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ISBN: 9780199273935

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Hardback

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Modernism and Democracy: Literary Culture 1900-1930

Literary Culture 1900-1930

Rachel Potter


Anglo-American modernist writing and modern mass democratic states emerged at the same time, during the period of 1900-1930. Yet writers such as T. S. Eliot, W. B. Yeats, Ezra Pound, Wyndham Lewis, and Ford Madox Ford were notoriously hostile to modern democracies. They often defended, in contrast, anti-democratic forms of cultural authority. Since the late 1970s, however, our understanding of modernist culture has altered as previously marginalised writers, in particular women such as Gertrude Stein, Djuna Barnes, H.D., and Mina Loy, have been reassessed. Not only has the picture of Anglo-American modernist culture changed significantly, but the understanding of the relationship between modernist writing and politics has also shifted.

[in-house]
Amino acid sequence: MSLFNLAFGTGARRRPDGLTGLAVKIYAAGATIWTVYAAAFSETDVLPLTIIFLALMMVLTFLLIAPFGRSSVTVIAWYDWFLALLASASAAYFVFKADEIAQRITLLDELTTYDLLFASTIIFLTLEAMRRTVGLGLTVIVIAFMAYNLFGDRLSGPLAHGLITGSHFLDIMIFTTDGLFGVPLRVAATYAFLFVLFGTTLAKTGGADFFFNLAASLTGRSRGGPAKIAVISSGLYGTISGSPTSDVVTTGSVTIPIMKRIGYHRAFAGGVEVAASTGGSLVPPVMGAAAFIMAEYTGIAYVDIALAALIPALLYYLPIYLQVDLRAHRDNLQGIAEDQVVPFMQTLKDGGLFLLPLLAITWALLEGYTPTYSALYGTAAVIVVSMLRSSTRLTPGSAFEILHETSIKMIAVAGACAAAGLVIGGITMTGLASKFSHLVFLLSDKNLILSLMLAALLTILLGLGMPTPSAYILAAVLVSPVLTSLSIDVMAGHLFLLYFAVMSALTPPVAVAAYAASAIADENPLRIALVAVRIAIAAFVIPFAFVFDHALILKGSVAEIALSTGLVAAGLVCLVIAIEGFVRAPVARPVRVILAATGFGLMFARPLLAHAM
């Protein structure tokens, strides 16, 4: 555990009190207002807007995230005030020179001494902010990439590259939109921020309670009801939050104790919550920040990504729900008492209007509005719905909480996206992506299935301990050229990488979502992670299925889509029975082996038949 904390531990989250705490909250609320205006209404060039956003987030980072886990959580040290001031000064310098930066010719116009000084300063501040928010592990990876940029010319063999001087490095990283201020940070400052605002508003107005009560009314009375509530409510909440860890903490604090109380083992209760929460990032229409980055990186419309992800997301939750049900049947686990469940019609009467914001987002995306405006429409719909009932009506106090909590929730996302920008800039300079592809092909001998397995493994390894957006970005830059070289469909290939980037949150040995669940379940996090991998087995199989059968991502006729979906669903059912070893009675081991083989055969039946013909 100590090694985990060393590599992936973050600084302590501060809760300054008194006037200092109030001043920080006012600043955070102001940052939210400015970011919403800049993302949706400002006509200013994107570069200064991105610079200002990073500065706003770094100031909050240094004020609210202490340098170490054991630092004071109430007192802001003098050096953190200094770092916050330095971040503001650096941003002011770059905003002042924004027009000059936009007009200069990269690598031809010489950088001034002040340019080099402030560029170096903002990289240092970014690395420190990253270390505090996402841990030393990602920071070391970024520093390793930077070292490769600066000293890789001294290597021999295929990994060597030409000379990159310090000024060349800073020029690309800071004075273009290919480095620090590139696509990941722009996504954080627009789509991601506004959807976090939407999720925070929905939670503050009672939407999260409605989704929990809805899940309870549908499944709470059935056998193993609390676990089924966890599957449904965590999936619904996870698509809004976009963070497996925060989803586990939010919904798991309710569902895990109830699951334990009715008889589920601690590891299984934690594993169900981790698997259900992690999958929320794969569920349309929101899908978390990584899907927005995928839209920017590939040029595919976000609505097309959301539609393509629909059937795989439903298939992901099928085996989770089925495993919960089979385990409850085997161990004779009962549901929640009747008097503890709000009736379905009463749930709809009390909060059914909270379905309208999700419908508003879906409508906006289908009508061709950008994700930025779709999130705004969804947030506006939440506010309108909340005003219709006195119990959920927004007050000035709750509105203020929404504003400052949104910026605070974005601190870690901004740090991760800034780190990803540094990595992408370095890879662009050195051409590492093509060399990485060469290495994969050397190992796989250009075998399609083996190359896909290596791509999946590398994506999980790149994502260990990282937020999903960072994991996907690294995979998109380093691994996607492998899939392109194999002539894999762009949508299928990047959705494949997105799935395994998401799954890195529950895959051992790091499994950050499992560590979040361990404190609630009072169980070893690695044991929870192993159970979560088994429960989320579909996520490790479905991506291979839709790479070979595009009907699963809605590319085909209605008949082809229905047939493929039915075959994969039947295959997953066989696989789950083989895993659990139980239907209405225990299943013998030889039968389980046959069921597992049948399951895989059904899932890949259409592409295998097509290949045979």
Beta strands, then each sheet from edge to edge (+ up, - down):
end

Rachel Potter here reassess the relationship between modernism and democracy by analysing the wide range of different reactions by modernist writers to the new democracies. She charts the changes in the ideas of democracy as a result of the shift from liberal to mass democracies after the First World War and of women's entrance into the political and cultural spheres. By uncovering hitherto-unanalysed essays by a number of feminist writers she argues that in fact there was a widespread scepticism about the consequences of mass democracy for women's liberation, and that this scepticism was central to the work of women modernist writers.

Discusses the relationship between modernist writing and ideas of democracy

Focuses on a number of previously marginalised women writers, alongside more canonical figures such as T. S. Eliot, W. B. Yeats, and Ezra Pound

Introduction
1: 'No artist can ever love democracy': Modernism and Democracy 1907-1914
2: Modernist Literature: Individualism and Authority
3: H.D.: Egoist Modernist
4: T.S. Eliot, Women, and Democracy
5: Mina Loy: Psycho-Democracy
Conclusion

Rachel Potter , Queen Mary, University of London

After completing her Ph.D. in English at Cambridge University in 1998, Rachel Potter was a lecturer in Modernist Literature at the University of Southampton before becoming a lecturer in Modernist Literature at Queen Mary, University of London.